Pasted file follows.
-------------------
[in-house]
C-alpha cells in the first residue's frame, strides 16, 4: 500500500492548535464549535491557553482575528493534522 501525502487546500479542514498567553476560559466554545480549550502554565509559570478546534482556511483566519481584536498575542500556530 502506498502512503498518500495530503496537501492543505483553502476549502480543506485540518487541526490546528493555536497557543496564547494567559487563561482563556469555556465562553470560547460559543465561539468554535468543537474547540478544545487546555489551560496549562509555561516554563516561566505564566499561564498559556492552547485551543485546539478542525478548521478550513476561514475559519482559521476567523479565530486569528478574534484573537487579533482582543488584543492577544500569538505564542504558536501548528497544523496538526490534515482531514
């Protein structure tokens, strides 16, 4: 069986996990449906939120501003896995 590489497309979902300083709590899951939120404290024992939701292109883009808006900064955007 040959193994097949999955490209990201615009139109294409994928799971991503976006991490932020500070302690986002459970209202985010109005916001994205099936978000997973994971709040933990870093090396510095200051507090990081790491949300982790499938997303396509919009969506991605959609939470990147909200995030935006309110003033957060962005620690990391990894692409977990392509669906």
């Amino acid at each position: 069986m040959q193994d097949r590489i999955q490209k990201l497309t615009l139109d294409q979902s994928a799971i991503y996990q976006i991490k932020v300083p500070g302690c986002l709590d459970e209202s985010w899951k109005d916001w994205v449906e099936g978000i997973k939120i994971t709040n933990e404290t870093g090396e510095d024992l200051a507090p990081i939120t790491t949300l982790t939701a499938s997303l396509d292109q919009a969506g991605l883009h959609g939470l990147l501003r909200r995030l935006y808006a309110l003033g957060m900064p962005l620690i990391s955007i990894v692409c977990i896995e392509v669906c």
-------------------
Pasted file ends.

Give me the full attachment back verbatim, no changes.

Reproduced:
[in-house]
C-alpha cells in the first residue's frame, strides 16, 4: 500500500492548535464549535491557553482575528493534522 501525502487546500479542514498567553476560559466554545480549550502554565509559570478546534482556511483566519481584536498575542500556530 502506498502512503498518500495530503496537501492543505483553502476549502480543506485540518487541526490546528493555536497557543496564547494567559487563561482563556469555556465562553470560547460559543465561539468554535468543537474547540478544545487546555489551560496549562509555561516554563516561566505564566499561564498559556492552547485551543485546539478542525478548521478550513476561514475559519482559521476567523479565530486569528478574534484573537487579533482582543488584543492577544500569538505564542504558536501548528497544523496538526490534515482531514
């Protein structure tokens, strides 16, 4: 069986996990449906939120501003896995 590489497309979902300083709590899951939120404290024992939701292109883009808006900064955007 040959193994097949999955490209990201615009139109294409994928799971991503976006991490932020500070302690986002459970209202985010109005916001994205099936978000997973994971709040933990870093090396510095200051507090990081790491949300982790499938997303396509919009969506991605959609939470990147909200995030935006309110003033957060962005620690990391990894692409977990392509669906």
């Amino acid at each position: 069986m040959q193994d097949r590489i999955q490209k990201l497309t615009l139109d294409q979902s994928a799971i991503y996990q976006i991490k932020v300083p500070g302690c986002l709590d459970e209202s985010w899951k109005d916001w994205v449906e099936g978000i997973k939120i994971t709040n933990e404290t870093g090396e510095d024992l200051a507090p990081i939120t790491t949300l982790t939701a499938s997303l396509d292109q919009a969506g991605l883009h959609g939470l990147l501003r909200r995030l935006y808006a309110l003033g957060m900064p962005l620690i990391s955007i990894v692409c977990i896995e392509v669906c």